As soon as I started teaching art journaling, I saw that women were strongly drawn to the experience, even when they pushed against it. As if their Inner Artists were clamoring to be unleashed. Once they got to the table, though, they were confronted with the voices of such strong Inner Critics that they didn't have defenses to protect those tender, just-revealed hearts. And those Inner Artists threatened to retreat.

Since then, I've focused much of my teaching on creating a space that is safe and supportive for those shy Inner Artists to flourish. Women are so accustomed to being in charge, being the go-to person, and being serious, that it's truly hard for them to let go, to trust the process, to have no rules. It's an act of faith to come to the studio and be a bit out of control. There's a lot of discomfort in that. So, in the studio I create a kind of invisible structure that will hold you and protect you even though there are no rules.

It's not exactly complete open-endedness. I offer a structure for expression. There are options, from which materials you might use (the plentitude of which could even be called overwhelming, there are so many options), to what you choose to journal about. Each week there's a journaling prompt complete with visual images and quotes to trigger ideas, and suggestions for how to use the prompt on your page. But it's your choice to engage with it or work on something else that's longing to be expressed. And at the end of every class there is community sharing time which is probably one of the best parts of the whole experience.

Starting out in the studio can be over-stimulating and a little nerve-wracking. Almost like stepping out onto the Grand Canyon Skywalk. Can you trust that the support will hold you? When you look down 4000 feet through the glass walkway, can you believe in it?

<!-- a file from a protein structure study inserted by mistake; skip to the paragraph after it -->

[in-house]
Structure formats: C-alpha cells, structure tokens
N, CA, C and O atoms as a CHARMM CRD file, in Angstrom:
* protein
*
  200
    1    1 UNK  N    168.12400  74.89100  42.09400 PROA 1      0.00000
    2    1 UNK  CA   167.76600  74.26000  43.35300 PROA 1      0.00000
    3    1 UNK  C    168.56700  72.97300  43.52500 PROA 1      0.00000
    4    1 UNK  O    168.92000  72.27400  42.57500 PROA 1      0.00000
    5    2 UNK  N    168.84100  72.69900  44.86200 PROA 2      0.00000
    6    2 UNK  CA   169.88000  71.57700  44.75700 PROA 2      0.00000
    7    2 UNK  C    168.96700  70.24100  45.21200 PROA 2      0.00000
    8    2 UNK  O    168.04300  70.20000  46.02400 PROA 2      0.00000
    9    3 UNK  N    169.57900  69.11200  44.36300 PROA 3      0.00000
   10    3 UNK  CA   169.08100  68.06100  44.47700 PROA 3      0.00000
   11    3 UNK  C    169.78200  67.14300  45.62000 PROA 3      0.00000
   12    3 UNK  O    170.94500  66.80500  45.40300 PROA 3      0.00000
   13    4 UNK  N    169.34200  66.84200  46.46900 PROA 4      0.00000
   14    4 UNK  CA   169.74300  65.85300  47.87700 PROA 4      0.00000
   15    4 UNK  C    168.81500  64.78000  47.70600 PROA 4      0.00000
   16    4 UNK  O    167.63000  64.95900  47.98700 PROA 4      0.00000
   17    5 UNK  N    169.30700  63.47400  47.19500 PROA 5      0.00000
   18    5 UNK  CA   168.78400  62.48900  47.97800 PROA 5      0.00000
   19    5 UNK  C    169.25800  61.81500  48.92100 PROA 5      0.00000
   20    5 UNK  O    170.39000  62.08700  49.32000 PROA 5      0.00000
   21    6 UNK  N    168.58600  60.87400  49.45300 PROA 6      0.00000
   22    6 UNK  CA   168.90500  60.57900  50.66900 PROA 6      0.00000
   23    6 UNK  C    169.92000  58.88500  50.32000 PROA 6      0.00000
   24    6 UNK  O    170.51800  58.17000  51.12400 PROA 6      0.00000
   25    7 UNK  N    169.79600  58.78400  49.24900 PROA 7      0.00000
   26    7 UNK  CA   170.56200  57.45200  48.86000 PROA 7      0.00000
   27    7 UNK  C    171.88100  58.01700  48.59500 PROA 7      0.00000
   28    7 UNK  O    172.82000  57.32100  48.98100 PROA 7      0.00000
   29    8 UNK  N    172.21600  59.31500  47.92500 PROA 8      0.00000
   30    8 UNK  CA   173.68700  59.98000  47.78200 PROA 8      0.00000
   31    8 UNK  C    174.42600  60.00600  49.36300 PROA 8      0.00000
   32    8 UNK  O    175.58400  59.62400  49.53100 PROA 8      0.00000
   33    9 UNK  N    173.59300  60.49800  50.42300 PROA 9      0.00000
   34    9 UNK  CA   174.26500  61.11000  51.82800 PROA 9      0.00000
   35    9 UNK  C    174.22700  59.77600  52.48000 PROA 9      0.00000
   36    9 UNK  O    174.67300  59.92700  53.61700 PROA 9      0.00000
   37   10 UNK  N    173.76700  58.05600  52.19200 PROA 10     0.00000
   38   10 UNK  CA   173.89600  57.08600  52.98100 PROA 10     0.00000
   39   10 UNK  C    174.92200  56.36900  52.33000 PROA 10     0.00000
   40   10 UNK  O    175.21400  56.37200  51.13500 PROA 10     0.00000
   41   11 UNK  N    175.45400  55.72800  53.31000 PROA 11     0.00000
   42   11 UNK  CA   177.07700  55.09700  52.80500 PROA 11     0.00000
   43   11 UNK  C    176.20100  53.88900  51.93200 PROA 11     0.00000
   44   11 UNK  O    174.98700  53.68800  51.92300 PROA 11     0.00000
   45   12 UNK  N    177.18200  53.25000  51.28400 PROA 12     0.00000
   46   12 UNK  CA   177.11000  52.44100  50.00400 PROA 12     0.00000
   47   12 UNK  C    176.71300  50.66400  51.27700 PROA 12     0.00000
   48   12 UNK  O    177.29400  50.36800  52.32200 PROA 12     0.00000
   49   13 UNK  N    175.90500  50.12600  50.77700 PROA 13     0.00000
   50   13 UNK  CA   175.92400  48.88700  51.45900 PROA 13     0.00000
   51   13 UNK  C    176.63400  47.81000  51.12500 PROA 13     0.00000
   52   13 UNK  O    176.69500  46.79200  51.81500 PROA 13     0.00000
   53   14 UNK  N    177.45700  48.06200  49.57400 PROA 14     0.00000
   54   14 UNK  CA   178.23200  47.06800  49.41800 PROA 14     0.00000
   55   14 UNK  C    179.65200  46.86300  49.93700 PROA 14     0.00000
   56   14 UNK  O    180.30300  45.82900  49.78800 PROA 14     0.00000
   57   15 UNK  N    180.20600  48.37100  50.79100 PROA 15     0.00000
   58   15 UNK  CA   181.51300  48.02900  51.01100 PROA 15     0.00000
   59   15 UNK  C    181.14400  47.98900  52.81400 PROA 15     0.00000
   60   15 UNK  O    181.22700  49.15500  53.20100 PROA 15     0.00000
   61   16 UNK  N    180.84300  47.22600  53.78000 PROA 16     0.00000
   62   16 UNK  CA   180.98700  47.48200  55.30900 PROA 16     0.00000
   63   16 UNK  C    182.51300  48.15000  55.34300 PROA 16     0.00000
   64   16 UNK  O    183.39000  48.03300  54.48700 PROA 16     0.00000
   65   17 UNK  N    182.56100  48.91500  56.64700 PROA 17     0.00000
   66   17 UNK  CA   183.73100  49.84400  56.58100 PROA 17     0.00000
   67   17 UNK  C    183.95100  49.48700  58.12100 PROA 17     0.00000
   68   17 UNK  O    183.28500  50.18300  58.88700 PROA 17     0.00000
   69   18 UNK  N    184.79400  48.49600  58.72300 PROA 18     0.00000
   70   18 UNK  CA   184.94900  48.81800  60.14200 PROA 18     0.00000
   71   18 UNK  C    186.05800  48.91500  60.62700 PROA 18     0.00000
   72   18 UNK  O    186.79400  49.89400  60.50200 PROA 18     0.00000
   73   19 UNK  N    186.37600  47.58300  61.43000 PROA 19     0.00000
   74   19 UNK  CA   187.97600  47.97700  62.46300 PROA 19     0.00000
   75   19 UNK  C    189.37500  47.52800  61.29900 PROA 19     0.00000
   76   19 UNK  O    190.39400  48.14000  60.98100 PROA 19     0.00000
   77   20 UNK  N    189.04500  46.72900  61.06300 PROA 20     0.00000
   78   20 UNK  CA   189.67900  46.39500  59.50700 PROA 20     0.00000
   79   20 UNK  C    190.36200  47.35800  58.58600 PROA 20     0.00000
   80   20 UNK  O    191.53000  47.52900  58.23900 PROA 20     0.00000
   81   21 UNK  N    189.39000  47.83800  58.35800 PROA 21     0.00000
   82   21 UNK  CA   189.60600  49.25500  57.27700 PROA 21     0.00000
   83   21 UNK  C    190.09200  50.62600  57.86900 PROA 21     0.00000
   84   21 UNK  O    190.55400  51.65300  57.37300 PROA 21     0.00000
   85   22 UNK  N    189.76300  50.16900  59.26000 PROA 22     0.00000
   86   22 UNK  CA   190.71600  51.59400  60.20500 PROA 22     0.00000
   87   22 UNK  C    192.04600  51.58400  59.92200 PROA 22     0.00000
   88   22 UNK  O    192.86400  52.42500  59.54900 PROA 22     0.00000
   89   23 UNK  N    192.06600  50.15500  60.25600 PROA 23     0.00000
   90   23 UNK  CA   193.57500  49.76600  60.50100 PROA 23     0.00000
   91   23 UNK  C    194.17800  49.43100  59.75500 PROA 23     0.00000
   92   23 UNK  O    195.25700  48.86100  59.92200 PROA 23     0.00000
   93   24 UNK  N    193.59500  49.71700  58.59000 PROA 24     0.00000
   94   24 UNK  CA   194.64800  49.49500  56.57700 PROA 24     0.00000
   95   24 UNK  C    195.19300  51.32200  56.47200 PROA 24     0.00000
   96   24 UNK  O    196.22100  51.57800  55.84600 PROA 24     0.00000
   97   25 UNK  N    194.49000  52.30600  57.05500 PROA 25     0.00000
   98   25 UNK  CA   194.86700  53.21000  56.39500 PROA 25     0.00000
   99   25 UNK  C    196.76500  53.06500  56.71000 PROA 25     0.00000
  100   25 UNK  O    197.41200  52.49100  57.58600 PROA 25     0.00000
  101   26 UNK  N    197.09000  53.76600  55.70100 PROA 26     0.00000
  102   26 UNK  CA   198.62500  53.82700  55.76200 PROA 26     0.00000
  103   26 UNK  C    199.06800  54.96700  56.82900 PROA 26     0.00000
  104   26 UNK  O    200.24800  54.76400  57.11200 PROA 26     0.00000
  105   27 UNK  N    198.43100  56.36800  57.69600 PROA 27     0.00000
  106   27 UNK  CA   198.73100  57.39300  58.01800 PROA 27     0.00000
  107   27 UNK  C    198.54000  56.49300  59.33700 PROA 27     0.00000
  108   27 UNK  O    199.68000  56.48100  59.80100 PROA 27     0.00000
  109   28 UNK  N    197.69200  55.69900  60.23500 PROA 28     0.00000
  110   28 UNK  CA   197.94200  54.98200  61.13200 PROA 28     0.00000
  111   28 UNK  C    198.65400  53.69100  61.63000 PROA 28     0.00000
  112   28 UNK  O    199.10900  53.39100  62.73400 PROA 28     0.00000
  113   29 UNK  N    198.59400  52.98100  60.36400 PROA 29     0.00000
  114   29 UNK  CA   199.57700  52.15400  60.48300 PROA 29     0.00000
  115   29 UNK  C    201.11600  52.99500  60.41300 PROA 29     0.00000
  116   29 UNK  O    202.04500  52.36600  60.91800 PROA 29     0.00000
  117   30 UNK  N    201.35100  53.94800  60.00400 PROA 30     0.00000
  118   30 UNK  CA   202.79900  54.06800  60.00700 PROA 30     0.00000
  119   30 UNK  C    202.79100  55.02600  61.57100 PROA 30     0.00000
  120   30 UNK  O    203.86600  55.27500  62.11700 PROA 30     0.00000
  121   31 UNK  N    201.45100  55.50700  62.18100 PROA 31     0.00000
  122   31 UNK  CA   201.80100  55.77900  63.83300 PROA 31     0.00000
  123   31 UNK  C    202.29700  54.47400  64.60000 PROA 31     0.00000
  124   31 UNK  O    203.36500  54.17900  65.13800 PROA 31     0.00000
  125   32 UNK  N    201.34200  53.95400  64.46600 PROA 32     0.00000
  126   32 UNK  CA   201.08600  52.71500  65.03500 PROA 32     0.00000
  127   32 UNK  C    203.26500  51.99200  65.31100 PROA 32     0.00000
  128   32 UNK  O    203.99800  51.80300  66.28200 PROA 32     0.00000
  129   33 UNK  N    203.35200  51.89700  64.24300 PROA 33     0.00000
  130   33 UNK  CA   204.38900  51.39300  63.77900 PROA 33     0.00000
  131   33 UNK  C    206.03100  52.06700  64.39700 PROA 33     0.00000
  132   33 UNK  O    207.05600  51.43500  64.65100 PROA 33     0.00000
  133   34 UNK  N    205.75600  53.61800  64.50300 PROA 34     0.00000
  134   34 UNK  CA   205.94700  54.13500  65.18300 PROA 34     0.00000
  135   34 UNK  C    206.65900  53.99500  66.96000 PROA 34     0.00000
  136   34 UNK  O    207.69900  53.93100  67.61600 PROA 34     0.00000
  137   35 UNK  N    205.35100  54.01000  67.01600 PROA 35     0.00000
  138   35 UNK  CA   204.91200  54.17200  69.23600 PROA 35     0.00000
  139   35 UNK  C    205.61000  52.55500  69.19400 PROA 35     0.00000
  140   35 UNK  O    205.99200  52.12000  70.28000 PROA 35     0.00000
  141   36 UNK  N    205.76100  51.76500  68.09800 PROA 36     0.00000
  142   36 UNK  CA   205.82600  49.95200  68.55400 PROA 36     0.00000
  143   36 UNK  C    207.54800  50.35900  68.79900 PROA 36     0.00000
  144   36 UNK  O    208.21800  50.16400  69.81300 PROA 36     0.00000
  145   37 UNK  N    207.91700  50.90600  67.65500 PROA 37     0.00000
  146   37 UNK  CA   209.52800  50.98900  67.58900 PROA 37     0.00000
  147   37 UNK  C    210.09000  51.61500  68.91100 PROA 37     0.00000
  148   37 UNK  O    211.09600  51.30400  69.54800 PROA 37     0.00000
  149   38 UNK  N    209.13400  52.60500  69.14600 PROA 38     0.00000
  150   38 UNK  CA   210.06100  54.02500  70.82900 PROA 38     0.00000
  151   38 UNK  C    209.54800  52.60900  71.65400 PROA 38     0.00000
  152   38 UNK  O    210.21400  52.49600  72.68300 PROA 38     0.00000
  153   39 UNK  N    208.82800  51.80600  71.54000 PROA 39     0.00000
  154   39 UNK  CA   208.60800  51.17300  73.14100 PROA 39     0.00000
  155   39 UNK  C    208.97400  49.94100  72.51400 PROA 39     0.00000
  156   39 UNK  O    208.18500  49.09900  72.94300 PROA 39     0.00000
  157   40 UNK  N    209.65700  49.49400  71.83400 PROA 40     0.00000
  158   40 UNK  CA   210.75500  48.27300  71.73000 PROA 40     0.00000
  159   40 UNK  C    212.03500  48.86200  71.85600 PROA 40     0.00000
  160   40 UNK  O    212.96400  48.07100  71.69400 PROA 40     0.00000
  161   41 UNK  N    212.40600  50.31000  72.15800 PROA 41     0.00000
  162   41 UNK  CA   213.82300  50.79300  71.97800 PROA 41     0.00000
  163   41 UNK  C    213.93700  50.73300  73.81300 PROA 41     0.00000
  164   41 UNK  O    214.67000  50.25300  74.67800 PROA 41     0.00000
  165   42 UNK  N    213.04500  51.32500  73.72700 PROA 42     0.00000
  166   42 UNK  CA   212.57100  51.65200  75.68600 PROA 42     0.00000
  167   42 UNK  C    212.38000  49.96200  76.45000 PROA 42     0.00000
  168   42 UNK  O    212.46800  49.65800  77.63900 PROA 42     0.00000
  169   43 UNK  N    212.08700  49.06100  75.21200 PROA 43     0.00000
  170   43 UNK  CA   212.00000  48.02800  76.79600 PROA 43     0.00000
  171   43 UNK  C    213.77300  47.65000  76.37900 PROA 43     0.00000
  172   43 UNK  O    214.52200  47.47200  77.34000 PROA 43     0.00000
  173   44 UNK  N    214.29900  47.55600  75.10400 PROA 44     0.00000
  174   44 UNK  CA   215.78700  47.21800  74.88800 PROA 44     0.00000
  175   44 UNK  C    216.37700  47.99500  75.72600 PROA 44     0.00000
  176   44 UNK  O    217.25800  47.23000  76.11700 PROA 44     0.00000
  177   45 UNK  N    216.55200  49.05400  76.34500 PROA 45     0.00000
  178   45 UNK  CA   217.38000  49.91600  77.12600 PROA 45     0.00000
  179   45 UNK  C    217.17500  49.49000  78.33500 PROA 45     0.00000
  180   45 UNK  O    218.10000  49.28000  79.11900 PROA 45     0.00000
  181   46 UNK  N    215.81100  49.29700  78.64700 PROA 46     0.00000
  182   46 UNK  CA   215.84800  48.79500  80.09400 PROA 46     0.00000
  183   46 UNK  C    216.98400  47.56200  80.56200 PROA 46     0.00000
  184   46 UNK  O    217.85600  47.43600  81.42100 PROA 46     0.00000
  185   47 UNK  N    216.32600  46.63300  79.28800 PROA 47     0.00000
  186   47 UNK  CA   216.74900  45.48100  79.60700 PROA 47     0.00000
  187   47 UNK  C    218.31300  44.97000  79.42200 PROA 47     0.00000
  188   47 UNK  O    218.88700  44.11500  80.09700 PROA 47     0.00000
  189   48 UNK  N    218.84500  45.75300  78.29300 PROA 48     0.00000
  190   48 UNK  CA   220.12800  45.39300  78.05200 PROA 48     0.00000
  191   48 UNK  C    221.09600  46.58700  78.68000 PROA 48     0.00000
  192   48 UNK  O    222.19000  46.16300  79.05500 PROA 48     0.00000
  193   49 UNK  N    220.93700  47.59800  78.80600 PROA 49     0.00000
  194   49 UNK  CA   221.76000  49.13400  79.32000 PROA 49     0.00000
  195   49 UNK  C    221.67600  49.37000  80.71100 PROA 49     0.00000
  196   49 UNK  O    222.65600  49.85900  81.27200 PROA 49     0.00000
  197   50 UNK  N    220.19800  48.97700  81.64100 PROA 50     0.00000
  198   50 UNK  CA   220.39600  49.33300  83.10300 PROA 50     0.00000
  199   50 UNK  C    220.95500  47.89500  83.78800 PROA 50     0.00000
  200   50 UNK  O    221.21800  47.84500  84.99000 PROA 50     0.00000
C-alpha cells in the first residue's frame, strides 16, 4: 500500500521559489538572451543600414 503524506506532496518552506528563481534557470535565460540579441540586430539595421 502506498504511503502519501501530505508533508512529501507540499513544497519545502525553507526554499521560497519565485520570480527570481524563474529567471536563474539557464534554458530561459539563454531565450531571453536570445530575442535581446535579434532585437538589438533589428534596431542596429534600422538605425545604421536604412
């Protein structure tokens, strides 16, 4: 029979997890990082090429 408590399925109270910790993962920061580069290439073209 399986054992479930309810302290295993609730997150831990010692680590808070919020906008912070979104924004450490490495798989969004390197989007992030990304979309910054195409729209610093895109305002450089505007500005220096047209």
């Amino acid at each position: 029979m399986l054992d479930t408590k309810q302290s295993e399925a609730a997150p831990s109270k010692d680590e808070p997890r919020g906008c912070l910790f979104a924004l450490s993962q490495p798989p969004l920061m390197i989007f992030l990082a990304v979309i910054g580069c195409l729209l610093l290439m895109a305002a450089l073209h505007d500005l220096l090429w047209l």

But it's also completely exhilarating. For a woman who has never felt artistic to make pages that cause others to gasp or sigh--this is a thrill better than stepping out onto that almost invisible walkway.

The women who show up in my studio show up with full hearts and a desire to be known, as my friend and student, Mindy Braun, said a few weeks back. I was remarking on how repeatedly awed and honored I was that my students share their very personal pages and their truth with each other week after week.

We hold each others' hands on the glass walkway that is our journey.

It's okay, you can look down. We'll hold you.

I breathed in a sigh of happiness the other night, as I watched my students bent over their work. I realized that I had created something much bigger than just an art studio. And when it came time to share that night, it was no different than every time we share: It was inspirational on many levels, each Inner Artist held softly in a community of beautiful, trusting women as we heal.


Note: Since writing this blog post, Susie has opened her studio up to all genders and continues to guide shy Inner Artists out into the light.